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  1. #26
    Senior Member scoatw's Avatar
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    The Fasttech light does seem like a good product and worth the $$. But what happens if you forget to recharge it the night before and half-way thru your commute the light starts to dim. It's not like you pull some spare batteries out of your pocket and your back in business.

  2. #27
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    My MagicShine works for me (http://magicshine.com/product_view.asp?id=69). It's bit pricey at $80-$90, but on high it is as bright as a car headlight (at least to my eyes). On low, it's more of a "be seen" light. Plus the light changes to let you know the charge level.

  3. #28
    Senior Member MEversbergII's Avatar
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    Some good suggestions here. I'm going to get myself some new lights to replace my cheap-o Target ones. Since it's been Summer, I haven't really needed them much, but it's time for an upgrade.

    Related: What would you guys suggest for lights to be attached to / hung from a backpack? I don't often wear mine lately (finally got a rear rack) but on the occasions I do, I like to double up on lighting. I had some hipster cysts, but they didn't last long.

    M.

  4. #29
    Mad bike riding scientist cyccommute's Avatar
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    Quote Originally Posted by scoatw View Post
    The Fasttech light does seem like a good product and worth the $$. But what happens if you forget to recharge it the night before and half-way thru your commute the light starts to dim. It's not like you pull some spare batteries out of your pocket and your back in business.
    "Doctor! Doctor! It hurts when I do this"
    "Then don't do that."

    There are a few steps that can be taken to avoid your scenario. First, don't forget to charge your batteries. Charging isn't that onerous.

    Second, carry a back up system or, better yet, get a second light. At $40 to $50 per unit for the double lamp and $25 $40 for a single lamp unit, having multiples isn't all that expensive.

    Third, carry an extra battery if you don't charge it every night when you get home.

    Fourth, decrease the output. Most of these lights have multiple settings. If the battery starts to go, you can squeeze out a little more time by going to a lower power setting.

    Fifth...boy, this options list is getting long...carry a backup to the backup. Even if you ride with dynamo lights, you should carry a backup of some kind. Stuff happens and it's a little known or, rather, a little appreciated, fact that it gets dark when the sun goes down.

    Sixth...and not necessarily finally...I almost guarantee that if you forget to charge your battery and it goes out on the way home, you won't forget to charge it again. Experience can be a harsh mistress.
    Stuart Black
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  5. #30
    coprolite fietsbob's Avatar
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    & consider how you will fix a flat tire, in the dark.

  6. #31
    Senior Member locolobo13's Avatar
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    Quote Originally Posted by scoatw View Post
    The Fasttech light does seem like a good product and worth the $$. But what happens if you forget to recharge it the night before and half-way thru your commute the light starts to dim. It's not like you pull some spare batteries out of your pocket and your back in business.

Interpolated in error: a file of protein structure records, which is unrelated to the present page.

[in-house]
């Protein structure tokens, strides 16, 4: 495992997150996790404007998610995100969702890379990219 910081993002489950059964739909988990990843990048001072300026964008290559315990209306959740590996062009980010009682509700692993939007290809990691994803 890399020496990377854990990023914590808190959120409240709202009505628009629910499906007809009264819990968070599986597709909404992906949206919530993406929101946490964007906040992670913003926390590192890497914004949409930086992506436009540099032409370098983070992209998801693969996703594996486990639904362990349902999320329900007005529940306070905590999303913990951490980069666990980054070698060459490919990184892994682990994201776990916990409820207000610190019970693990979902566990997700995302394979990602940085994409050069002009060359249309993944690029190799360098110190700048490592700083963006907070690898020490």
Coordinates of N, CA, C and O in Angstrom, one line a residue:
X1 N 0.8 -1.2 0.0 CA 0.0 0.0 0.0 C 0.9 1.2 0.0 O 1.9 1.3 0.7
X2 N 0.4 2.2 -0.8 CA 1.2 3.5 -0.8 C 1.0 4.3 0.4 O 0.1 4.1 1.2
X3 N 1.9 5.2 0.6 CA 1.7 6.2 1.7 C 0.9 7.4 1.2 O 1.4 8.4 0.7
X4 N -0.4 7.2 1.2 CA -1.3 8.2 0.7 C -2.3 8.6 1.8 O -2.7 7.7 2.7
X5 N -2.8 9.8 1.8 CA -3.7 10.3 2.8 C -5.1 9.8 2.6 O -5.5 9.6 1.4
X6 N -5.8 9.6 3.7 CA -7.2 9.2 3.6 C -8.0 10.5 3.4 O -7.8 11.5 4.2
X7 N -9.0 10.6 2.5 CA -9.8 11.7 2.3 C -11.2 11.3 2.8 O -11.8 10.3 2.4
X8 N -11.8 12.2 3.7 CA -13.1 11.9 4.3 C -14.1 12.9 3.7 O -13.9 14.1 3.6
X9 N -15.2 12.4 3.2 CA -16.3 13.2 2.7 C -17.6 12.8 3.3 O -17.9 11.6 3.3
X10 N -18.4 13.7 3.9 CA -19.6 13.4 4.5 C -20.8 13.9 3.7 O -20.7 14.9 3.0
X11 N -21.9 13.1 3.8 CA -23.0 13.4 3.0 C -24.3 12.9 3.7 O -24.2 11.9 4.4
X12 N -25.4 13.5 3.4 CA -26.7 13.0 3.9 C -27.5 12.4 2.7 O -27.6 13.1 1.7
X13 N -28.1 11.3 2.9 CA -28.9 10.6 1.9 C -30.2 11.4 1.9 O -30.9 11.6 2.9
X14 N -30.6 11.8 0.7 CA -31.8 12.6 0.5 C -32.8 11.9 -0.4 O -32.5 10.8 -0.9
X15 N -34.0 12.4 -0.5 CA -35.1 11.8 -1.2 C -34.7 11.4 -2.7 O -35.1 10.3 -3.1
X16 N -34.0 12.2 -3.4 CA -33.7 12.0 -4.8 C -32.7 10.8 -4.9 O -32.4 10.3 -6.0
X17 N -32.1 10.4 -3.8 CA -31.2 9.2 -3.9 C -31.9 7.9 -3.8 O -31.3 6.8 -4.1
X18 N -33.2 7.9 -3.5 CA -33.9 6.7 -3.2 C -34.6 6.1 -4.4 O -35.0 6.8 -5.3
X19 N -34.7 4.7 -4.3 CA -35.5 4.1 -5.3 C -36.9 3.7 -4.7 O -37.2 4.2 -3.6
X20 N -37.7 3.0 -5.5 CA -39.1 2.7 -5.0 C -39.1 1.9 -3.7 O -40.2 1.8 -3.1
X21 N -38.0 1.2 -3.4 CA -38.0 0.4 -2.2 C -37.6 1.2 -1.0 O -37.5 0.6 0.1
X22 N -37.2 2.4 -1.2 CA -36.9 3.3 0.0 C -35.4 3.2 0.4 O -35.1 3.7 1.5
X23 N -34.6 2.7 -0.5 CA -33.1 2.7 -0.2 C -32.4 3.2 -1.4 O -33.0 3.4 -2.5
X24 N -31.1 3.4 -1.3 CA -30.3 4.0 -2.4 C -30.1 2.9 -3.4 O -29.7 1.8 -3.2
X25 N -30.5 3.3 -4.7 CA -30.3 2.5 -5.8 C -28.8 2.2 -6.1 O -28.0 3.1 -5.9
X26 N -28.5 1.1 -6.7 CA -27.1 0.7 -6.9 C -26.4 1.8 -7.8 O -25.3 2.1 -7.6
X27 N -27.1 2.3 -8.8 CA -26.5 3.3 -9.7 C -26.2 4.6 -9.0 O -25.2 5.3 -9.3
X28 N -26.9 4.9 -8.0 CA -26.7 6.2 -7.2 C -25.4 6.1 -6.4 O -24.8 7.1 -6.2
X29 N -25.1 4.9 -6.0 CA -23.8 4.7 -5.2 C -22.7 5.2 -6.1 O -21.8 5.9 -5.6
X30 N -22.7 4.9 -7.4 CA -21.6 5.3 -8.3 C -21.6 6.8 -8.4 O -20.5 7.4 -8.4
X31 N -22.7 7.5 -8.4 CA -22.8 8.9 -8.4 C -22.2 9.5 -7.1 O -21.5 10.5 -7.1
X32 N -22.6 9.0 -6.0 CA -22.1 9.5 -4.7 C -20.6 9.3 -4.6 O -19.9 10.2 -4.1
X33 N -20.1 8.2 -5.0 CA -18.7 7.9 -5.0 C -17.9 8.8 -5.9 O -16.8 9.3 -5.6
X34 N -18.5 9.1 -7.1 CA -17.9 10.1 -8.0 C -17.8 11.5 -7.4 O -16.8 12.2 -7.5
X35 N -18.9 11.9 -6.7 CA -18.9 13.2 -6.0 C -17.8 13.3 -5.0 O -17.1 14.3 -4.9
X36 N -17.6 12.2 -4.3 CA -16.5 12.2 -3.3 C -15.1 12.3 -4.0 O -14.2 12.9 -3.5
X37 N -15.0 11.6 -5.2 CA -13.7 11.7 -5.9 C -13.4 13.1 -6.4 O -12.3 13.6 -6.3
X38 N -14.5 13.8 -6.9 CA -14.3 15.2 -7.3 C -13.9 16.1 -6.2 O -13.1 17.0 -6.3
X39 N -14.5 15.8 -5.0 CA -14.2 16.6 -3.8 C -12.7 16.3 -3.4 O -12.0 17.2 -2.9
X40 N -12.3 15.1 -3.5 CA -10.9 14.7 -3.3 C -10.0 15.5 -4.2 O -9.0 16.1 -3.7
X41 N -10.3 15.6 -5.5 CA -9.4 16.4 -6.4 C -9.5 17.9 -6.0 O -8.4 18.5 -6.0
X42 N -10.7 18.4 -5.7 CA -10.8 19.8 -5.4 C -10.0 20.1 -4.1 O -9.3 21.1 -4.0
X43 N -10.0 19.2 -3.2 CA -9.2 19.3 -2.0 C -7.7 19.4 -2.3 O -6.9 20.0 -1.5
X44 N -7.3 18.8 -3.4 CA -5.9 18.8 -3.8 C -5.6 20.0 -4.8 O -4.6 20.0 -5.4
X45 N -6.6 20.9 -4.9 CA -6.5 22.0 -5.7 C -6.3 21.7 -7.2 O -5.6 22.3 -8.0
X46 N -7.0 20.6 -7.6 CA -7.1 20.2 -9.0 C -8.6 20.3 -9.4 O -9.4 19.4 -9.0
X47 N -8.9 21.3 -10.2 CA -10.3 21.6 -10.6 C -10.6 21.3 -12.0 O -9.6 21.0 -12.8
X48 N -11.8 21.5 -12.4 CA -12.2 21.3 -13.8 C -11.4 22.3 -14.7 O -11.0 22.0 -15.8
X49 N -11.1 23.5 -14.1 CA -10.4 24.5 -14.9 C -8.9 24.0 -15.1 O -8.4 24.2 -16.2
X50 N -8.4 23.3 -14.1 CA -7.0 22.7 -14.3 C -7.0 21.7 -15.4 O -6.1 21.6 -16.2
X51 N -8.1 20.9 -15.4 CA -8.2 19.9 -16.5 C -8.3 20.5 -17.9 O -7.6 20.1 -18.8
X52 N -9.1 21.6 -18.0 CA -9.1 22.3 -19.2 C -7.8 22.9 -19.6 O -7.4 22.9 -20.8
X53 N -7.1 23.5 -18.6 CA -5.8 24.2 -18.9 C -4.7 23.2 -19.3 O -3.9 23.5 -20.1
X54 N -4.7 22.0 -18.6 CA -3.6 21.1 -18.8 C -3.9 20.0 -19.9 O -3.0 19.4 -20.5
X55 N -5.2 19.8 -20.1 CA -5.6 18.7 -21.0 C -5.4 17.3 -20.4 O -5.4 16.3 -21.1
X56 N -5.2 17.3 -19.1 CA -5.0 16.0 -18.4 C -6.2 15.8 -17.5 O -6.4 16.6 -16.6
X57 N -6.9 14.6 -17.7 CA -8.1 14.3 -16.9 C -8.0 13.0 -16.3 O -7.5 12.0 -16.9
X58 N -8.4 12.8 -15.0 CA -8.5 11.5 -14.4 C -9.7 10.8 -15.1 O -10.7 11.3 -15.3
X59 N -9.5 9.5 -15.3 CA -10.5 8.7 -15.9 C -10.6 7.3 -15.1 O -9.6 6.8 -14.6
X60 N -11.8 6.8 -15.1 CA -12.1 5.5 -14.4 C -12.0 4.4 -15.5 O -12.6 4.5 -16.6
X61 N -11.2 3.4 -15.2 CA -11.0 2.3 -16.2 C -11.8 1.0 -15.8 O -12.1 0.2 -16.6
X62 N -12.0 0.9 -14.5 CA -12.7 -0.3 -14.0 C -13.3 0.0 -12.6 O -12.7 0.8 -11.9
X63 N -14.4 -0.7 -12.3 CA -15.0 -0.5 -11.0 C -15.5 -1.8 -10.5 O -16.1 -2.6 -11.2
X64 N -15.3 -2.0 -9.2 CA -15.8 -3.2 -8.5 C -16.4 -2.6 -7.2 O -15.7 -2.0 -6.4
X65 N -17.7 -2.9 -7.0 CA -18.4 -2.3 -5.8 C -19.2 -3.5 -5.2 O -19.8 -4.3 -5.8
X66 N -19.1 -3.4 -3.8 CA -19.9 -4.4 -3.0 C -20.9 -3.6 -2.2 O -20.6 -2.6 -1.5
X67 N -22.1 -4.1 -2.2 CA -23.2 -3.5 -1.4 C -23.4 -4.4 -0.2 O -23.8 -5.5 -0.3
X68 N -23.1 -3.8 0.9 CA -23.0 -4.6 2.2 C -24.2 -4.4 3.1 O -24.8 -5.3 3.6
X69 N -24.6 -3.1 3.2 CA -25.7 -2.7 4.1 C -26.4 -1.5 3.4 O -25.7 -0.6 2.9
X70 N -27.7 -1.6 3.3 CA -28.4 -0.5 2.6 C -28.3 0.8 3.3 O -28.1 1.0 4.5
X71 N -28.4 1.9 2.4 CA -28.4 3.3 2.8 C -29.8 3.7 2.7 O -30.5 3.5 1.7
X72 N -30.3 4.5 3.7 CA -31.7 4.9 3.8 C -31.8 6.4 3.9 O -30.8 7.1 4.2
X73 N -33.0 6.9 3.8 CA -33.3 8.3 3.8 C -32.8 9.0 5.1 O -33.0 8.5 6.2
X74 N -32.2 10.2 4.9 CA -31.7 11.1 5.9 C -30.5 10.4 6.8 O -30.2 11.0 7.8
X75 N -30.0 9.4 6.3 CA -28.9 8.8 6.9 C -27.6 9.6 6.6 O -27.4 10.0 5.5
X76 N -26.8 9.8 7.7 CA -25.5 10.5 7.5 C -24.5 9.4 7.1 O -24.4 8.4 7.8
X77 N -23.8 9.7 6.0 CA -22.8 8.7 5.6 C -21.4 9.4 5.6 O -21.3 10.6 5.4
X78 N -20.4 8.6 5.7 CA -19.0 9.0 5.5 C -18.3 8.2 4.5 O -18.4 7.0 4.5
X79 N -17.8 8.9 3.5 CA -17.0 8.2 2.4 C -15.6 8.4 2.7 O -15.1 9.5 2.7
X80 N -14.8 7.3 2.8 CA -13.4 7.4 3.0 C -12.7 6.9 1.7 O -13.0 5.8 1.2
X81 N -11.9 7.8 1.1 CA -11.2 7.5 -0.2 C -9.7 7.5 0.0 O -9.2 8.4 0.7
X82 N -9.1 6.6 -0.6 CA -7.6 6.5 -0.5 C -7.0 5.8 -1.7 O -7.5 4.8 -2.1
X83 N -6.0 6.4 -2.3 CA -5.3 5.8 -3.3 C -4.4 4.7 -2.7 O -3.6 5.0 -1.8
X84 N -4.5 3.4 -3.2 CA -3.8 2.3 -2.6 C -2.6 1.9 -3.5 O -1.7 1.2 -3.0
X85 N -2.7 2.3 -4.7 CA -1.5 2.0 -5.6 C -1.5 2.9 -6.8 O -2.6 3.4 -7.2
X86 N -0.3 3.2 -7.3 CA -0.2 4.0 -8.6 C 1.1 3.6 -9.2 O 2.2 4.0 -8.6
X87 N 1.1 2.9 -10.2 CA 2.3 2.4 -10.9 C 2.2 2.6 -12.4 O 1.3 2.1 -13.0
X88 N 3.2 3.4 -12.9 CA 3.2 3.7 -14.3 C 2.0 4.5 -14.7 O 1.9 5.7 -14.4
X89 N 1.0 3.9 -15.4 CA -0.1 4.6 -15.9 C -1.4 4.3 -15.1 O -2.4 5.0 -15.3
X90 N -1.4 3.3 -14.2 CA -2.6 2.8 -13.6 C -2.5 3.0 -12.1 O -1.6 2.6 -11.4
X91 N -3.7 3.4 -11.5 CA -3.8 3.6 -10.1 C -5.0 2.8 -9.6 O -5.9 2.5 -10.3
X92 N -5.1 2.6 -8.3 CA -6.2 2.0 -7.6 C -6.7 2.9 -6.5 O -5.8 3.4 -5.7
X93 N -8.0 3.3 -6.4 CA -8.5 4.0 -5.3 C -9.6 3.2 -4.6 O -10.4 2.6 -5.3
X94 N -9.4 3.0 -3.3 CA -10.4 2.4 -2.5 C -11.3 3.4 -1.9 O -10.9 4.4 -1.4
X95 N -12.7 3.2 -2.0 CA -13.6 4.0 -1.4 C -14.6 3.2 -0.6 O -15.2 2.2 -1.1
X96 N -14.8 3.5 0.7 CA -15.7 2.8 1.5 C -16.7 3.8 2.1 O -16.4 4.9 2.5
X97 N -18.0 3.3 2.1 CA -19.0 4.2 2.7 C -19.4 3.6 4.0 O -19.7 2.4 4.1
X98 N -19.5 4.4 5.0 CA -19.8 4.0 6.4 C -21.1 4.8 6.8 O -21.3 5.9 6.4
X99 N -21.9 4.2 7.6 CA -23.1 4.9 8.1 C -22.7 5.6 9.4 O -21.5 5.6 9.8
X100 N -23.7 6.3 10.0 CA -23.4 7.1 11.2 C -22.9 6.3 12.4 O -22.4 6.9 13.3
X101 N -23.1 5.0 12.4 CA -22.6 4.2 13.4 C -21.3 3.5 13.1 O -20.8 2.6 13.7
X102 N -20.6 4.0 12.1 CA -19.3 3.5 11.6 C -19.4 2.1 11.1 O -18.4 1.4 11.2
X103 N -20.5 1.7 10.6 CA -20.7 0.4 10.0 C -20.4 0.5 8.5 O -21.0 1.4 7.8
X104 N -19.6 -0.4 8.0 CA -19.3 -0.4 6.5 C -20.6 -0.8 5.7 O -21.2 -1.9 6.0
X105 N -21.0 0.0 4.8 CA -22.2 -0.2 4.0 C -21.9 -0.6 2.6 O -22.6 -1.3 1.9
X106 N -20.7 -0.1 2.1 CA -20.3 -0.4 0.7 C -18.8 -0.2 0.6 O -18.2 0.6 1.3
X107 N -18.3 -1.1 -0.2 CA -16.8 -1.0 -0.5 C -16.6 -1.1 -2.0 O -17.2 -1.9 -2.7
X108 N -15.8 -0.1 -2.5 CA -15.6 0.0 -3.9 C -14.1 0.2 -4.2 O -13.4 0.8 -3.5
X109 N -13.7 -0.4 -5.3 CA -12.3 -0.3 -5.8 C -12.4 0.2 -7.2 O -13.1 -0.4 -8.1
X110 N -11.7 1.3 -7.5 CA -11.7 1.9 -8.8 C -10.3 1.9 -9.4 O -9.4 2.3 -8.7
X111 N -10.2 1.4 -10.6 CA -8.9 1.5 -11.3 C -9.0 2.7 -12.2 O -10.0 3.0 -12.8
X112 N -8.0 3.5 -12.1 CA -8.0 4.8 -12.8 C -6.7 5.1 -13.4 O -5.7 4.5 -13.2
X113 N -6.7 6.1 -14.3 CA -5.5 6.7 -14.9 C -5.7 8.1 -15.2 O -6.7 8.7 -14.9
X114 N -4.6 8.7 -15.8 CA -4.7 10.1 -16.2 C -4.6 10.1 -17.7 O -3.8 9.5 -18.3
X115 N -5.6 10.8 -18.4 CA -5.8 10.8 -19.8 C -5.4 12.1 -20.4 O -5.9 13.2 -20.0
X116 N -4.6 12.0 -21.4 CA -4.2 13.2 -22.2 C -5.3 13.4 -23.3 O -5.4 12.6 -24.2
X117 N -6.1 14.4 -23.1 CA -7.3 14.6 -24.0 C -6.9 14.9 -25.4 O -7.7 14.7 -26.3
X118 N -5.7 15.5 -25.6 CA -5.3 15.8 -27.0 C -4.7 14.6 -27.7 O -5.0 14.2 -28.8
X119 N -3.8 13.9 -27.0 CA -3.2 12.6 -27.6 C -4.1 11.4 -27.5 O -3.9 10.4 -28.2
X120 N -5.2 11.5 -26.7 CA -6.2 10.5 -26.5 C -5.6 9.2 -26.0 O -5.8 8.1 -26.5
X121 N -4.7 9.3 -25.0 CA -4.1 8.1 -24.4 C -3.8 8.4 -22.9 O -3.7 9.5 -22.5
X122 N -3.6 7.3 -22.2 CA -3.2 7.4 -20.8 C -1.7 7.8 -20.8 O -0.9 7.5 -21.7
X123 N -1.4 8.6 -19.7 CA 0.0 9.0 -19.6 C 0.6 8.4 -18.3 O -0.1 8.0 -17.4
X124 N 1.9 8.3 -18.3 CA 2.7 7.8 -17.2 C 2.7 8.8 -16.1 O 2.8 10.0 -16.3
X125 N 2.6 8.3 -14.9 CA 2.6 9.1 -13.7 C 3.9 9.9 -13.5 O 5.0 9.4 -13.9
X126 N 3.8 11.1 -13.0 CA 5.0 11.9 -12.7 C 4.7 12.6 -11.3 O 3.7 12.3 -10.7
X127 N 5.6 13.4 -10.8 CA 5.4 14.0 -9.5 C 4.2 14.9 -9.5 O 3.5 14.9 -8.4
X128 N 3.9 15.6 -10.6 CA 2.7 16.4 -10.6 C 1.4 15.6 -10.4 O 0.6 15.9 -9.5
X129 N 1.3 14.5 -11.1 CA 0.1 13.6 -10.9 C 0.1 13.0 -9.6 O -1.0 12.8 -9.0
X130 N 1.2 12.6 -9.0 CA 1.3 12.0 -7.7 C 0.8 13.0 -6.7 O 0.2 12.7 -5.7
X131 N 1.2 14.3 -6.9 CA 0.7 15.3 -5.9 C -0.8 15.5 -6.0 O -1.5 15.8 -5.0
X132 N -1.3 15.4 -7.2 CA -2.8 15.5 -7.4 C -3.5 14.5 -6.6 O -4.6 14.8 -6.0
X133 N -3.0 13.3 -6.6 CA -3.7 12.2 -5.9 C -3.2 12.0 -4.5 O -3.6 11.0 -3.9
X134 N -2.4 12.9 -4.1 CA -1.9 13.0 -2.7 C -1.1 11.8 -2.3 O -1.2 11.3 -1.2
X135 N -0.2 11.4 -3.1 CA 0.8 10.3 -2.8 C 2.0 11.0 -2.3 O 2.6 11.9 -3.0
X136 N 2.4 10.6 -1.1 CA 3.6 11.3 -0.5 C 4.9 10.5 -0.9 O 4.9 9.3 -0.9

Good point. What's strange is I carry spare batteries for my digital camera. But not for my bike lights. Mine run on AAA NiMH batteries. It wouldn't be a problem to carry a spare set. Then again my morning commute is only 5.6 mi on semi lit streets.

  7. #32
    Senior Member PatrickGSR94's Avatar
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    I personally don't like having to deal with external battery packs and wires and such. I wanted a bright "to see by" light with integrated battery and USB charging, and the Cygolite Expilion fits the bill. I picked up the 700 lumen model on Amazon right after Christmas for right around $100 or so (I think it may have been on sale).

    It's been a great light so far. It uses an 18650 cell, which resides in a proprietary casing. That means you have to buy their battery if you want a spare, for around $30. But the cell is removable and you can swap out cells if need be.
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  8. #33
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    I recently bought this set http://www.menards.com/main/electric...022-c-6314.htm I think you can find them at Costco also. It comes with the first 9 batteries.

    I already have a bunch of rechargable AAA batteries and chargers so I used those instead. I put 2 on the handlebars using $3 handbar mounts. I put one on my helmet using velcro. That way I can direct one beam further up to see people and one down lower and to the right to see bumps in the road and scare off the rabbits/deer. The one on my head is great for making turns and warning cars/pedestrians as you can look in the direction you will be going before your handlebars turn to light up the way.

    I put them on low beam to conserve power because the 3 combined are bright enough when the light is directed where you want it. I use them as regular flashlights off the bike.
    Last edited by InOmaha; 09-09-13 at 09:51 AM.

  9. #34
    Senior Member MEversbergII's Avatar
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    How well do these external batteries do with the rain? And the coupling?

    M.

  10. #35
    Kitten Legion Master
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    Quote Originally Posted by tsl View Post